£2 million Wolfson Foundation award advances world-leading new neuroscience centre at UCL
18 July 2018
The Wolfson Foundation has awarded £2 million to UCL to help create a world-leading neuroscience centre that will tackle dementia from every angle.
The state of the art new building will house UCL’s renowned Institute of Neurology, and will also be home to the research hub and national headquarters of the UK Dementia Research Institute (UK DRI) – a nationwide collaboration to revolutionise the diagnosis, treatment and prevention of neurodegenerative disorders including Alzheimer’s, Parkinson’s, Huntington’s and vascular dementia.
UCL was announced as the hub of the UK DRI in December 2016 in recognition of its world-class research. The university is home to one of the world’s largest, most productive and highest impact neuroscience centres, leading the drive to understand what causes dementia, how it develops and how it could be slowed or stopped.
The highly collaborative new neuroscience centre being created on the site of the Eastman Dental Hospital, on Grays Inn Road, will be the bedrock of the UK’s dementia effort, bringing together academia, industry, the NHS, funders and patient organisations to break down barriers and find better ways to diagnose and treat people with devastating neurological disorders.
Welcoming the award, Professor Michael Hanna, Director of the UCL Institute of Neurology, says: “Dementia is set to affect half the UK’s population. It severely affects the lives of individuals and their families, and is a huge and growing burden on health and social services. Halting it is an urgent need and having facilities that prioritise collaboration and bring researchers, clinicians and patients together is vital. Preventative treatments for dementia are in our sights, and it is visionary funders like the Wolfson Foundation that are driving progress.”
Professor Alan Thompson, Dean of the UCL Faculty of Brain Sciences, adds: “There is no neuroscience community comparable to UCL’s and nowhere else in the world is more likely to make the decisive intervention against dementia that we need. The facilities for this work really matter and having this dedicated, multidisciplinary, collaborative space will greatly accelerate the speed of dementia discovery and translation.”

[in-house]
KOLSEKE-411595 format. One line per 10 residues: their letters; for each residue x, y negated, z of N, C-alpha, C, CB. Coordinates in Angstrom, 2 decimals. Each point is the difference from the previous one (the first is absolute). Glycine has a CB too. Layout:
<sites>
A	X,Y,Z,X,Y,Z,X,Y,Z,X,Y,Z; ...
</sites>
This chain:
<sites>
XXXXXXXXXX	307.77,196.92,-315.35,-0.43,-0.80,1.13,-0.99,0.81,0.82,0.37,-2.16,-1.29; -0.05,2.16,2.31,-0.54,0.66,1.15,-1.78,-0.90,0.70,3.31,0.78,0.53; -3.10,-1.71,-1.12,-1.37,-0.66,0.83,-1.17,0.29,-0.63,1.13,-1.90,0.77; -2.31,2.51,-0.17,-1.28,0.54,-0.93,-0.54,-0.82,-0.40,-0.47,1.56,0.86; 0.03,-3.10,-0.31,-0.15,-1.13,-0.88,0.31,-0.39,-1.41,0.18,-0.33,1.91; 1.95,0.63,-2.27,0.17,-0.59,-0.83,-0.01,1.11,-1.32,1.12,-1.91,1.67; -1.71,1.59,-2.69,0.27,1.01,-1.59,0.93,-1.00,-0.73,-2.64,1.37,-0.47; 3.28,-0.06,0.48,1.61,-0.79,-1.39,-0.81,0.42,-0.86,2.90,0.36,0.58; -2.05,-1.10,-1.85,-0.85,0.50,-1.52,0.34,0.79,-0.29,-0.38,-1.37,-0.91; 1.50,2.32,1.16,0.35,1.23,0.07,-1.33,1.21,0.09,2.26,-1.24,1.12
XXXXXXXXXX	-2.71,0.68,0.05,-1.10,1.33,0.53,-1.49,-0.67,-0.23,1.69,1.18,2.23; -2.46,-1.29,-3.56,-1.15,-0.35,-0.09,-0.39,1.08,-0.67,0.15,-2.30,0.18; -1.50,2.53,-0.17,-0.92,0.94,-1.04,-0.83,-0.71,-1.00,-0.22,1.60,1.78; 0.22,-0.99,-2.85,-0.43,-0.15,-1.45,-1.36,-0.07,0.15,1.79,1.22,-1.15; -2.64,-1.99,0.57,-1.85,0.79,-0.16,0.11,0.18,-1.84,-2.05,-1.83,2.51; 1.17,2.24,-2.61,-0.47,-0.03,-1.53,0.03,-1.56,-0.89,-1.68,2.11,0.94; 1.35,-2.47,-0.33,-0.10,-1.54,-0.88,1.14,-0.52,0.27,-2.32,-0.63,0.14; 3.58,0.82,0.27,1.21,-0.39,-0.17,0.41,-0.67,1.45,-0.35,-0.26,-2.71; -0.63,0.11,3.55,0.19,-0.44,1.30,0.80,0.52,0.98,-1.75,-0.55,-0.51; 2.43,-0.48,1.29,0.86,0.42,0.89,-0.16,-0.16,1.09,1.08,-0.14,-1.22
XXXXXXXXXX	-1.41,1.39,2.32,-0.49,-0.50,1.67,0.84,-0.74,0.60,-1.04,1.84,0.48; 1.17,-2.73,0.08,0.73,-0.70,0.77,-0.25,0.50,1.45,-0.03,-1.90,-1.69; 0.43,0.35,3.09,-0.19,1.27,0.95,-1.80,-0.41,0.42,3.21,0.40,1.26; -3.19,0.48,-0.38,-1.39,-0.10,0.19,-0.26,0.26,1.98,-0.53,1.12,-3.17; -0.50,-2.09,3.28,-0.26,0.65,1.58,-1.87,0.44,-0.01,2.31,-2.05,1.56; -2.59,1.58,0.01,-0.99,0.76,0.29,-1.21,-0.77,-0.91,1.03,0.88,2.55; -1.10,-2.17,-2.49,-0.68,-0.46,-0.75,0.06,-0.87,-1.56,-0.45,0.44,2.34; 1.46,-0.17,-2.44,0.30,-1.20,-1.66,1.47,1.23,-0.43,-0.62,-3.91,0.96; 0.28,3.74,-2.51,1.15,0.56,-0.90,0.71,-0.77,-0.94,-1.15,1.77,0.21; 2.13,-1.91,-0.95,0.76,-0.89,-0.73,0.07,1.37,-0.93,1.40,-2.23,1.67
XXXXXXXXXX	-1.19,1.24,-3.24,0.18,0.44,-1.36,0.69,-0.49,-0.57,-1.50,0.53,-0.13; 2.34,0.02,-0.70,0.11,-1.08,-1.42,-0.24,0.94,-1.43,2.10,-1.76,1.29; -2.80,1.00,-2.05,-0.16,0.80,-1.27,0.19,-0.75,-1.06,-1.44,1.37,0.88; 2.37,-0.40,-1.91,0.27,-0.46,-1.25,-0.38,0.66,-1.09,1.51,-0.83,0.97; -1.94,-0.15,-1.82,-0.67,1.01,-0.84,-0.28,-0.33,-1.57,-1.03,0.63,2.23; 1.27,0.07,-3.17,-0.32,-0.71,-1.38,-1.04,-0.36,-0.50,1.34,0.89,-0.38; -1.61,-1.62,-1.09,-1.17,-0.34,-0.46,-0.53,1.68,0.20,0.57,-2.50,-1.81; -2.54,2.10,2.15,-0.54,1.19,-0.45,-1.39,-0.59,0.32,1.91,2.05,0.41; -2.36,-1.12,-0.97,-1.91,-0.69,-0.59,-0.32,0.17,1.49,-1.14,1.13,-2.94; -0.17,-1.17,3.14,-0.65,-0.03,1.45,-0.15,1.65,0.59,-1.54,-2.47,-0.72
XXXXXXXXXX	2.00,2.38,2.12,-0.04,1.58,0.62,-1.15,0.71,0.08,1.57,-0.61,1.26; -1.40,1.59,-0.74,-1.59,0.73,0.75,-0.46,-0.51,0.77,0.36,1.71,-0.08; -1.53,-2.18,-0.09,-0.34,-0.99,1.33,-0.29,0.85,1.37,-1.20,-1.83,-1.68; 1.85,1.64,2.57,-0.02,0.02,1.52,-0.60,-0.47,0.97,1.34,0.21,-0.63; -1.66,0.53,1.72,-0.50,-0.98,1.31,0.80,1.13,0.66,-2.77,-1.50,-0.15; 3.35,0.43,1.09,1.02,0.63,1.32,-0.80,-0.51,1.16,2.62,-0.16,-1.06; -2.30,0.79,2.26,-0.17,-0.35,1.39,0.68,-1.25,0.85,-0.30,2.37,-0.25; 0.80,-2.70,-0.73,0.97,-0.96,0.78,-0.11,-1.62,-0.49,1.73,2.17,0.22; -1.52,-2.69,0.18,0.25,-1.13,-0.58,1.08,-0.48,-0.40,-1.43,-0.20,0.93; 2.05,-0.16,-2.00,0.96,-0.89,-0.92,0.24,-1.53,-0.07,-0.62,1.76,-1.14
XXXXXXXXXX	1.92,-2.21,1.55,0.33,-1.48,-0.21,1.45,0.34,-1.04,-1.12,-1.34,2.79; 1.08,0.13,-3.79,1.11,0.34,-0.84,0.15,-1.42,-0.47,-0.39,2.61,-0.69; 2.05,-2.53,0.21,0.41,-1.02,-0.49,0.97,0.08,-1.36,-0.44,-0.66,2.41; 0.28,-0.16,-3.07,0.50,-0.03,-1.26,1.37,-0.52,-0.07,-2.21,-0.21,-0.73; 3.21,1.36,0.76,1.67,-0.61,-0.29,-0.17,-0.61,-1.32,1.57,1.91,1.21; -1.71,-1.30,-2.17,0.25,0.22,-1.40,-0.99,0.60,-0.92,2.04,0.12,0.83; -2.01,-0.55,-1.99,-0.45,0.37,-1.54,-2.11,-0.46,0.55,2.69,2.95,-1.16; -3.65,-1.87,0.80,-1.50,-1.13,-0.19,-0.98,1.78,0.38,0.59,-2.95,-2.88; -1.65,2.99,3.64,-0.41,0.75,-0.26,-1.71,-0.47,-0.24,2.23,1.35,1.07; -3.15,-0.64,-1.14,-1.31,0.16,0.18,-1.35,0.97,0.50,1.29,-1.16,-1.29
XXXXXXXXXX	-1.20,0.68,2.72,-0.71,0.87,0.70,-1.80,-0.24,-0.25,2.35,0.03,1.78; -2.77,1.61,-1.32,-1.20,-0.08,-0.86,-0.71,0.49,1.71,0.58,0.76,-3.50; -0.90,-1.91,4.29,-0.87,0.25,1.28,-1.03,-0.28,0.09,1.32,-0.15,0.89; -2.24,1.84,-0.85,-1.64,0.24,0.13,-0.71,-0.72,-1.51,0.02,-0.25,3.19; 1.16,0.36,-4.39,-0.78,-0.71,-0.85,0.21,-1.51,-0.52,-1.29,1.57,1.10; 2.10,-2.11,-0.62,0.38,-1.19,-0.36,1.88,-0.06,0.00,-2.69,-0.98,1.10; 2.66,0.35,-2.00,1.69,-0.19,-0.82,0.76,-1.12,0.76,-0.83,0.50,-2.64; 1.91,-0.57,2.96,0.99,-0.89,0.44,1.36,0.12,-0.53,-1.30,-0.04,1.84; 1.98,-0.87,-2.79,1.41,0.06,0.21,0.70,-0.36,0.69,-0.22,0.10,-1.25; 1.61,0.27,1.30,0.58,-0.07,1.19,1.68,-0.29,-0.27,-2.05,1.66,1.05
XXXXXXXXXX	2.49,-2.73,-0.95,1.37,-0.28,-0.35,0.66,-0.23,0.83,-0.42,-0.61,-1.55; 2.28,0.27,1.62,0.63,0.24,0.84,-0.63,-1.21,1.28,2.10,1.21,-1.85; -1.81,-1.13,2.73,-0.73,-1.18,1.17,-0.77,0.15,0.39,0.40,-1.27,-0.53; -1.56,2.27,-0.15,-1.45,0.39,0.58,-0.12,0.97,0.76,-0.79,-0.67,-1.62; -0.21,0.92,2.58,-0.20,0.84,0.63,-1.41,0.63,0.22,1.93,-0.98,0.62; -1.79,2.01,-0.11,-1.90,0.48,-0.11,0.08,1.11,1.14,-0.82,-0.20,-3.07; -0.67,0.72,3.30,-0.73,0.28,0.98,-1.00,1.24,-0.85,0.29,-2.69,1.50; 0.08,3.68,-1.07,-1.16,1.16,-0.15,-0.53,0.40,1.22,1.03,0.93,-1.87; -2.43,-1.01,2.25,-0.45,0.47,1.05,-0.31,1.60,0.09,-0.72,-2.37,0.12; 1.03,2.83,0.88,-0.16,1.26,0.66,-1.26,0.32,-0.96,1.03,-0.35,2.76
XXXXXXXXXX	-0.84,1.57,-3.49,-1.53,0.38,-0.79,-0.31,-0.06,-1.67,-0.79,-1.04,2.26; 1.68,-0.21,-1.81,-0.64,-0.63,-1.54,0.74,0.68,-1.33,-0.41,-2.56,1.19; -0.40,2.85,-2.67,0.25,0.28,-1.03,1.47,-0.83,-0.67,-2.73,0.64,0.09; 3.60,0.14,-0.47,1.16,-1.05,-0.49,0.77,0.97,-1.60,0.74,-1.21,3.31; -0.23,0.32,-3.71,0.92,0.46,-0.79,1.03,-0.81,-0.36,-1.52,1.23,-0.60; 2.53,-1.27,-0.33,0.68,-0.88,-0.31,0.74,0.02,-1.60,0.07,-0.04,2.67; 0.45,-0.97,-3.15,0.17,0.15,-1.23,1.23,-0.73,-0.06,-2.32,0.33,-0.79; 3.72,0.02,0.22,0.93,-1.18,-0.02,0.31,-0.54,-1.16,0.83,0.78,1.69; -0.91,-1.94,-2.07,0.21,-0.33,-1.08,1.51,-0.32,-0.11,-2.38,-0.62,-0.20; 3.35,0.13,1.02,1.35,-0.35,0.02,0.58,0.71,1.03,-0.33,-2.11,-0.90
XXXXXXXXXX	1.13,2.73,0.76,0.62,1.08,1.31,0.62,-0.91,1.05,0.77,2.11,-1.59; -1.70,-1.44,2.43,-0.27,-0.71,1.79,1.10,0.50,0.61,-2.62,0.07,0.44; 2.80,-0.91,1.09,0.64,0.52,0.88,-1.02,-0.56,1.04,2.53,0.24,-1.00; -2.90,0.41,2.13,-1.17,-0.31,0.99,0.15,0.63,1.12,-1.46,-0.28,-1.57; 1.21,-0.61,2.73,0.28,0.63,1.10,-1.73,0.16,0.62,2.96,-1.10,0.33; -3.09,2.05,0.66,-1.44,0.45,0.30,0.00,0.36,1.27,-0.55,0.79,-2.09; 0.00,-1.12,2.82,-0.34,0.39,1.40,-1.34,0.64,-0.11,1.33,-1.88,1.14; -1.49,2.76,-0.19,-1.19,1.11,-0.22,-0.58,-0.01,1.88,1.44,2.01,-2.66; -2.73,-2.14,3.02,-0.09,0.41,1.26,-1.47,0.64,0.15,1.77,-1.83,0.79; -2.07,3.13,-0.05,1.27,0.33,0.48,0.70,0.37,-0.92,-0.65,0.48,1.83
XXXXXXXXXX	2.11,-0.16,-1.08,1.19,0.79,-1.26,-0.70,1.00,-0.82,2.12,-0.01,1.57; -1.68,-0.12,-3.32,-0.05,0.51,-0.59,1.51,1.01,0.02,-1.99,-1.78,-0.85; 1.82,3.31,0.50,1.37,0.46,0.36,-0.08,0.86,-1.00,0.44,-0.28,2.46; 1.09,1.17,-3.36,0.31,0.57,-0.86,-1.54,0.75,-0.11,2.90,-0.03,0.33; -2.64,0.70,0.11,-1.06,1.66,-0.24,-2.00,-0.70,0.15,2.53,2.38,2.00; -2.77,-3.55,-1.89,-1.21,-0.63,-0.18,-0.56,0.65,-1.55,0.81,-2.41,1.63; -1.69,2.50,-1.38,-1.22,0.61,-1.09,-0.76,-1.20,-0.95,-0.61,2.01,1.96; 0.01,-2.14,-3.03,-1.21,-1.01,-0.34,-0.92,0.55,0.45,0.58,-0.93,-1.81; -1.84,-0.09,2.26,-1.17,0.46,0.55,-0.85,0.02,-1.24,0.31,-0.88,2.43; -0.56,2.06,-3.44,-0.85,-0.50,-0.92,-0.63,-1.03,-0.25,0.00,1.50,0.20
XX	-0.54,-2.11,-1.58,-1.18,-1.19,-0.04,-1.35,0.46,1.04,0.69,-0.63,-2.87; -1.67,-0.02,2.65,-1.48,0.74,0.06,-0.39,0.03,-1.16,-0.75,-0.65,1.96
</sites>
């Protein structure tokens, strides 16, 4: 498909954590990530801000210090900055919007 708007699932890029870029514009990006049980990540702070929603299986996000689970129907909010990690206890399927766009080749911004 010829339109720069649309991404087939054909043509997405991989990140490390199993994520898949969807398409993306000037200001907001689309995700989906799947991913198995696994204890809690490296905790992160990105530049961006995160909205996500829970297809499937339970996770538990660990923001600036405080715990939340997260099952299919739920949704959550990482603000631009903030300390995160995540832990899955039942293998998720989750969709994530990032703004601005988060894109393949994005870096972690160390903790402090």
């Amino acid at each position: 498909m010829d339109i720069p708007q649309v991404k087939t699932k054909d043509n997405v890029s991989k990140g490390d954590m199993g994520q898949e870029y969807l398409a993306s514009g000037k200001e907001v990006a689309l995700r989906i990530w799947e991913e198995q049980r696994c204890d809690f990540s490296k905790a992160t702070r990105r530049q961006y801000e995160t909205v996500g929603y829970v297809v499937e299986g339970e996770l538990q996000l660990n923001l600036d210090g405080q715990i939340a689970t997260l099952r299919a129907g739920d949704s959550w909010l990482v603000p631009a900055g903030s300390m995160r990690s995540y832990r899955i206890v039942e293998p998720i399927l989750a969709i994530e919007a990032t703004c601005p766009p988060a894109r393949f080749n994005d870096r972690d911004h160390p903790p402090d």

UCL is also home to the Leonard Wolfson Experimental Neurology Centre, founded thanks to a £20 million award from the Wolfson Foundation in December 2011 - the largest single award the Foundation has ever made. UCL President & Provost Professor Michael Arthur says: “Over the past 30 years, we have seen significant progress in diseases such as heart disease, many cancers and HIV, where medical science has transformed treatment and outcomes. UCL is serious about driving the same shift in the case of dementia – and long-term, consistent, sustainable funding is absolutely fundamental. What the Wolfson Foundation does is transformative. It has long been a magnificent partner for UCL and we are delighted to be working hand in hand with them to tackle one of the greatest human challenges of our time.”
Paul Ramsbottom, Chief Executive of the Wolfson Foundation says, “The work that UCL is doing in dementia and related fields is both outstanding and pioneering. We are delighted to announce an award of £2 million, and to continue our funding of neurology at UCL – building on our previous investment to create the Leonard Wolfson Experimental Neurology Centre. This is a hugely ambitious project, and we are excited about the increased possibilities that this new space will open up.”
The UK DRI, launched in autumn 2017, is a £290m investment into dementia research from founding funders the Medical Research Council, Alzheimer’s Society and Alzheimer’s Research UK. The iconic new home for the Institute of Neurology and the UK DRI will be part of UCL’s redevelopment of the Eastman Dental Hospital site, which will house over 500 neuroscience researchers when completed.
The Wolfson Foundation is an independent charity that supports and promotes excellence in the fields of science, health, education and the arts and humanities.
Since it was established in 1955, over £900 million (£1.9 billion in real terms) has been awarded to more than 11,000 projects throughout the UK, all on the basis of expert review.